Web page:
Murder on the Orient Express is an investigative novel by Agatha Christie, a British writer who has written such novels that relate to murder. In this novel, Agatha features a Belgian detective by the name of Hercule Poirot, who is a brilliant detective known for solving cases especially relating to homicide and murder. The book was first published in the United Kingdom, where the author hails from, on January 1st 1934, and in the United States on February 28th 1934. The book was renamed in the United States, and it was titled Murder in the Calais Coach so as to avoid confusion and legal implications as there was a book authored by Graham Greene that is originally titled Stamboul Train, but it was published in the United States as the Orient Express (Christie). This paper will provide a book structure analysis on the novel, where bias will be placed on how the author structured the book and why she structured it in that manner.
Most good novels are structured in a somehow similar manner, where authors end to follow a fundamental list of the ingredients so as to capture the mind and attention of the reader as well as set the mood for the reader. The fundamental list of ingredients on the Murder on Orient Express is are distributed as: the initial situation, the conflict in the plot, the complication in the plot, the climax of the story, building of suspense by the author, denouement in the story, and finally a twist in the conclusion of the story.
The initial situation on the novel is set by the author, where she introduces the setting of the novel on a train coupled with the introduction of the novel's main character, Poirot. Poirot in this part of the novel is brought in as having finshed up a case in Syria and boards a train to Stanboul. By setting up the initial situation, the author aims at elaborating the strength of Poirot's reputation as well as his logical way of solving mysterious murders (Christie 23).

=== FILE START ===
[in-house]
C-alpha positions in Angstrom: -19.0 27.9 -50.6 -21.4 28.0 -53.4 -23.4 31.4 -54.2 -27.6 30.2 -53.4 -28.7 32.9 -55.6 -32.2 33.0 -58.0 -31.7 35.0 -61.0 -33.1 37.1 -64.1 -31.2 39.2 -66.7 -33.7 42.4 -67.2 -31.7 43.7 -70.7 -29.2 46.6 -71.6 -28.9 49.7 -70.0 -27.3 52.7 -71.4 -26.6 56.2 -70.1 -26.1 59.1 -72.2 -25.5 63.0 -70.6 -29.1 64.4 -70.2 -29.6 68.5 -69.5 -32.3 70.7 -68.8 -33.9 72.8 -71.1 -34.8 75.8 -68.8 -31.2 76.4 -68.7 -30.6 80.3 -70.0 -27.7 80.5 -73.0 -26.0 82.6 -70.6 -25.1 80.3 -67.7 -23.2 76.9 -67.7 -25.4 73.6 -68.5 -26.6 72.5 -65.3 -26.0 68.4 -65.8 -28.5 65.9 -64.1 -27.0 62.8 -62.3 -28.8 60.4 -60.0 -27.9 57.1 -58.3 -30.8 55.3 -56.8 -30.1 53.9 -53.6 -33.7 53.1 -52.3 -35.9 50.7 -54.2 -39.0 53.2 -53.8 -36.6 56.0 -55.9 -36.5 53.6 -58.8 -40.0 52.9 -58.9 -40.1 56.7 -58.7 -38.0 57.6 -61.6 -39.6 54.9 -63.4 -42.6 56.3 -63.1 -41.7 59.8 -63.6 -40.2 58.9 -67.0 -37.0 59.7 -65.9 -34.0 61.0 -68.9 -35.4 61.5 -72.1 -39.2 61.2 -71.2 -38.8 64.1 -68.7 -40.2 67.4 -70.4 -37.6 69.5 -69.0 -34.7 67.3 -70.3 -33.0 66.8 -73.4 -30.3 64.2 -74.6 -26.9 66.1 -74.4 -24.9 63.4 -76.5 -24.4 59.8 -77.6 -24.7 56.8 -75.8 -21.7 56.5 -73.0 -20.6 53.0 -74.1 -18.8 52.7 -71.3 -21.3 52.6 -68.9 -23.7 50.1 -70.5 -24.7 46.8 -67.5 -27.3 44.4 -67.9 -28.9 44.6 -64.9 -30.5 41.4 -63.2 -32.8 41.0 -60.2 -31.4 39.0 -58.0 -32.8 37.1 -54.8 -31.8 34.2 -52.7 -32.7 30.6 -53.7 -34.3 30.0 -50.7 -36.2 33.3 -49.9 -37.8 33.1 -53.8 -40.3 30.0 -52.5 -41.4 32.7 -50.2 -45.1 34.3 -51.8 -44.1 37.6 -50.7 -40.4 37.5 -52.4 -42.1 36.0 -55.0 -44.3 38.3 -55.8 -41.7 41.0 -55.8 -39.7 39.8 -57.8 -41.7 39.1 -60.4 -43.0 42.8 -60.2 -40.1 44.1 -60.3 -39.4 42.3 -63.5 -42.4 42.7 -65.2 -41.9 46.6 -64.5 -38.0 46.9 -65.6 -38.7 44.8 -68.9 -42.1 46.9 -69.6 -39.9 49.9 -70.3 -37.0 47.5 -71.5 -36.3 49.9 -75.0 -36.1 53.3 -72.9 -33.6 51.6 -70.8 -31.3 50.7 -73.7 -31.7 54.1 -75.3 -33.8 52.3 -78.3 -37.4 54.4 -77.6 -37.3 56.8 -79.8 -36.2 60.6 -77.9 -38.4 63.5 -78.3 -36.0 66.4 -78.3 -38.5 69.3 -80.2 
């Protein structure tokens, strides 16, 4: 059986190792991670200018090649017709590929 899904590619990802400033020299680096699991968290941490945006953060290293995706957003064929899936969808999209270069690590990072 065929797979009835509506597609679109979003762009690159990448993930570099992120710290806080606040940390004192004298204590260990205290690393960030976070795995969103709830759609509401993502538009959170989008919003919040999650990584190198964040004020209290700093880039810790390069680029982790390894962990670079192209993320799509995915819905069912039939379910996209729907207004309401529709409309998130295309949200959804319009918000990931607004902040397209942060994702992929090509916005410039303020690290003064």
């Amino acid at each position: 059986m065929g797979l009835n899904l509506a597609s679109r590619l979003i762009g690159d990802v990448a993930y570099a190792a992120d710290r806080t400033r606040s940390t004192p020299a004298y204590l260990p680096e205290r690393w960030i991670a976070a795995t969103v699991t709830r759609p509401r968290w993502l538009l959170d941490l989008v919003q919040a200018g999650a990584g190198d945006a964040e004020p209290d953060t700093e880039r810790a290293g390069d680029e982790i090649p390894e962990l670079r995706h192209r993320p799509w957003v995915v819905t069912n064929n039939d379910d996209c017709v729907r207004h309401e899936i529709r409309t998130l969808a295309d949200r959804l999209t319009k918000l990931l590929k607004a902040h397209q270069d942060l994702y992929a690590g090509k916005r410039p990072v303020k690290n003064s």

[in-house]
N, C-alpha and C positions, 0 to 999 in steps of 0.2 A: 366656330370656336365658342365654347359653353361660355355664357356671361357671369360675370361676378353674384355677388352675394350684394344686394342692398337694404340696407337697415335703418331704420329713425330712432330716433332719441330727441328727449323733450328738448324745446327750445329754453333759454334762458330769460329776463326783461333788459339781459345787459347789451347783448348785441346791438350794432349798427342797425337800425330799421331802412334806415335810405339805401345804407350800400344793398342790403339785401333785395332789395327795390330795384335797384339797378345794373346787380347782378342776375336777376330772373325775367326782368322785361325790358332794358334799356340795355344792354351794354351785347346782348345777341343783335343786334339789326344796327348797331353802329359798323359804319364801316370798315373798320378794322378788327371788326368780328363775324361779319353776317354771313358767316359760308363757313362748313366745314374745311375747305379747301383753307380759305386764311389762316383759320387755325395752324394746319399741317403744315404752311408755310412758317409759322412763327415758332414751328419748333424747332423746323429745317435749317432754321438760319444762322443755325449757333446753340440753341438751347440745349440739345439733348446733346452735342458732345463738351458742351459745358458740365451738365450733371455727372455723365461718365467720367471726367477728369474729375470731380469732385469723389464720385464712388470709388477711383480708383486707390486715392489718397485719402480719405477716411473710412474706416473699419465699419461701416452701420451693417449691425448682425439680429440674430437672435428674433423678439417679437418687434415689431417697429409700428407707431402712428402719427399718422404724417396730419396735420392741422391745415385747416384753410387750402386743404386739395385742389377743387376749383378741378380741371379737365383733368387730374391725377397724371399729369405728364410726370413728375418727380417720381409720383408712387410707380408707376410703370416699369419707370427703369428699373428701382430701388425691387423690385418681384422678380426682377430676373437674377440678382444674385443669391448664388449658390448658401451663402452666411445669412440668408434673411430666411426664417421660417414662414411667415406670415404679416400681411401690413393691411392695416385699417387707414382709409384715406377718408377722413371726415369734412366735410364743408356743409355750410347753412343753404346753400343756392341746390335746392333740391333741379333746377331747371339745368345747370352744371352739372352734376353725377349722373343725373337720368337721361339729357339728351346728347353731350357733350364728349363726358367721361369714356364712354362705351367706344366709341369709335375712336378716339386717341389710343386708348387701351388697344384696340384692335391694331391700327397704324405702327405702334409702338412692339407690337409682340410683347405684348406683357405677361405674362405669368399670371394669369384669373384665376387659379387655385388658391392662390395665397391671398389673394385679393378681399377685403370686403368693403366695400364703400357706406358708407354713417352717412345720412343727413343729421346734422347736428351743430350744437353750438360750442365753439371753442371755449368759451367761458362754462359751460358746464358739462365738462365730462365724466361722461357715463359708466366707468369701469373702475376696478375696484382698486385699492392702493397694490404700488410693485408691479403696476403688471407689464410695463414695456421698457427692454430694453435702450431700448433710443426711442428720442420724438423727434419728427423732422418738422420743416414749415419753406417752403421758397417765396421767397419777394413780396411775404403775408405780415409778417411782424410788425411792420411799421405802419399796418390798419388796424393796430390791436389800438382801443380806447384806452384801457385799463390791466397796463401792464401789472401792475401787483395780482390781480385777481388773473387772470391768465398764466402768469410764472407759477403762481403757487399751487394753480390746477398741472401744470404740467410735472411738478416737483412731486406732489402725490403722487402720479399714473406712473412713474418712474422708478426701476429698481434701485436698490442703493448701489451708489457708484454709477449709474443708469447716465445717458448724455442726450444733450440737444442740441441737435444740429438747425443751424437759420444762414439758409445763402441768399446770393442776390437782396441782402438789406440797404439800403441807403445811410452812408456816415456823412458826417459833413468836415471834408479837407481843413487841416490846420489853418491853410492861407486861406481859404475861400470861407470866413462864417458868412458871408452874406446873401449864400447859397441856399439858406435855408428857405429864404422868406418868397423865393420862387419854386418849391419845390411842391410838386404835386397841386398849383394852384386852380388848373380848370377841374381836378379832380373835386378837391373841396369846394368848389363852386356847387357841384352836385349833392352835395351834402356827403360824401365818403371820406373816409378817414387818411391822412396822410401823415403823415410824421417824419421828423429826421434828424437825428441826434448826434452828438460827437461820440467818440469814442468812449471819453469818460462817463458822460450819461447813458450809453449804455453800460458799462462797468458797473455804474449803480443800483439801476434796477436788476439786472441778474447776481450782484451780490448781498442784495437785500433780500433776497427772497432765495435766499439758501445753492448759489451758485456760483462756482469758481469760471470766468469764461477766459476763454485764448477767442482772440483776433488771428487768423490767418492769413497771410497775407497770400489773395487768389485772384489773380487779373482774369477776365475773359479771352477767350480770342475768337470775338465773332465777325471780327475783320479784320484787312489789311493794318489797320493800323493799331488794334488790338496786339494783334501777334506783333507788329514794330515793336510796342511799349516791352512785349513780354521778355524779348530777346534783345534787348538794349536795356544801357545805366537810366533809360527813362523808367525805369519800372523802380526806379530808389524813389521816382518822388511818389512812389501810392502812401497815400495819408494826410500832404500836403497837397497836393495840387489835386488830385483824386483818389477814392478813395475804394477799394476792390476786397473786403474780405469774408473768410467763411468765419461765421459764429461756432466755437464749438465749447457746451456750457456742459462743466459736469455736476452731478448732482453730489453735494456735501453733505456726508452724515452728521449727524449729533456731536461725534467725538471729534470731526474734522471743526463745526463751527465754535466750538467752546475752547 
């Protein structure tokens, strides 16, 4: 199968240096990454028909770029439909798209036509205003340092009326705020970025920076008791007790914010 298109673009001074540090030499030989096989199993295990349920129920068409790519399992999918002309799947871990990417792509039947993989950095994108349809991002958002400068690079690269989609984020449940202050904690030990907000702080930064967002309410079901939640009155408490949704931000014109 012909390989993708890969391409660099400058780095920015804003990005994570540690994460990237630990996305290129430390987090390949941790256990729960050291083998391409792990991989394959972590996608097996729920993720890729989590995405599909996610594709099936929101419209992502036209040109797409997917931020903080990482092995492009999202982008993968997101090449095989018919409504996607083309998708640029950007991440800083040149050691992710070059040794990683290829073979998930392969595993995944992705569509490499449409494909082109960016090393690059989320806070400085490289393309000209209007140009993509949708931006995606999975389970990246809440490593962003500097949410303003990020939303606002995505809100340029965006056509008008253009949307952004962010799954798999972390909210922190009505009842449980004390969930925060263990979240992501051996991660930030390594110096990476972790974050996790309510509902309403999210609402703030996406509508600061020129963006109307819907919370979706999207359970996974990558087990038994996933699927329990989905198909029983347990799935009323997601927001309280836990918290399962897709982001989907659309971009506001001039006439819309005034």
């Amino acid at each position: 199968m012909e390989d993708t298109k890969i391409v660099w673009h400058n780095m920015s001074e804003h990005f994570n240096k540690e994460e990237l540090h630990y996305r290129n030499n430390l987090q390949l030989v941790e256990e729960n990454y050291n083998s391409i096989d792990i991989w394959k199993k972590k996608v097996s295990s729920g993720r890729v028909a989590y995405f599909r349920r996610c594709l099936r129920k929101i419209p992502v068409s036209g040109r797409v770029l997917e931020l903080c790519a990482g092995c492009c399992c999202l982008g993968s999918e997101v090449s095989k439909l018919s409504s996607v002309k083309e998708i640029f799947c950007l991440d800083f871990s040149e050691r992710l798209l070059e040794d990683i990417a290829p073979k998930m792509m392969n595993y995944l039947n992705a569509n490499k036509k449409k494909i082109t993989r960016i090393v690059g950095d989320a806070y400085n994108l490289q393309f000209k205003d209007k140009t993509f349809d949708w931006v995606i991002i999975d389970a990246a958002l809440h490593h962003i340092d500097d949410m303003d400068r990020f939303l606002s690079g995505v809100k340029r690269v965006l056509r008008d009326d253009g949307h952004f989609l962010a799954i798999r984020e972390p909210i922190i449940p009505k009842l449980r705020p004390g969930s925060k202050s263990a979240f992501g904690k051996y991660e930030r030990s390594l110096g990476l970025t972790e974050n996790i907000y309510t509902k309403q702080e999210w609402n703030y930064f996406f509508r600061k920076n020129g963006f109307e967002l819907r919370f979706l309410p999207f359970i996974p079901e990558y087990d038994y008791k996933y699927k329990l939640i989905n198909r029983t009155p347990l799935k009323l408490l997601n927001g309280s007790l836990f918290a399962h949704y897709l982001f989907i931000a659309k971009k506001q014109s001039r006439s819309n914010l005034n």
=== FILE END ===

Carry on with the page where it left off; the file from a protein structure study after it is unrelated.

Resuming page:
Conflict is the next setting in the novel, where the author brings to light the premise that a mystery novel should posses. In the novel, the premise is summed up in one word, "Whodunit?" The conflict is brought about when Poirot boards the train known as Simplon Orient Express which also has diverse characters on board as well as the victim of the murder, Mr. Ratchett. The story begins to build where the author now captures the mind of the readers by introducing the murder of Mr. Ratchett who was stabbed 12 times, and Poirot taking over the case having there being no police presence in the train (Christie 57).
Complication is the next setting on the novel, where there is conflicting evidence from the train passengers. Poirot in this part begins to collect evidence and interviewing the passengers in the train. Nothing adds up at this point from that the detective gathers, where some clues appear to have been planted. The conflict is more in the event that even the time of the murder is not determined. The author in this part aims at thickening the plot to provide suspense to the reader (Christie 102).
The climax of the novel is where the author says; "Poirot uses his little grey cells and hits upon the solution to the crime. He must gather evidence to support his hypothesis." In the climax, the logic of the detective and his wits and intelligence in solving murder cases builds. The detective puts his deduction skills to work, and it seems like he has figured it all out despite returning to each passenger and tell them the truth. It is discovered that all the passengers are connected to the previous case of the Armstrong family where their daughter was kidnapped and murdered by the victim in question (Christie 145).
Denouement in the novel is achieved when Poirot comes to conclusion in two ways which the author blends in to offer a sweet relief to the reader. The two scenarios that are being offered by Poirot seem to contrast in the sense that one of them seem false while the other feels closer to the truth and the main point. Poirot in this section comes out theatrical and flourishes as the reader gets the real sense and grasp of his ultimate detective skills (Christie 220).
The conclusion of the novel is what can be referred to as; "the icing on the cake," as the readers have already come to their own conclusions and now it is upon them to finish reading the novel so as to grasp the mind of the author. This is where justice is served, where Bouc and Constantine act as judges and must pick the correct solution offered by Det. Poirot. The novel ends in a tension and moral standing as to whether it is a case of justice or revenge. The two men that were chosen as judges conclude that Ratchett served justice by being murdered, and hence, no one was to be prosecuted (Christie 252).
Christie, Agatha. Murder on the Orient Express. Oxford: Collins Crime Club, 1934. Soft copy.
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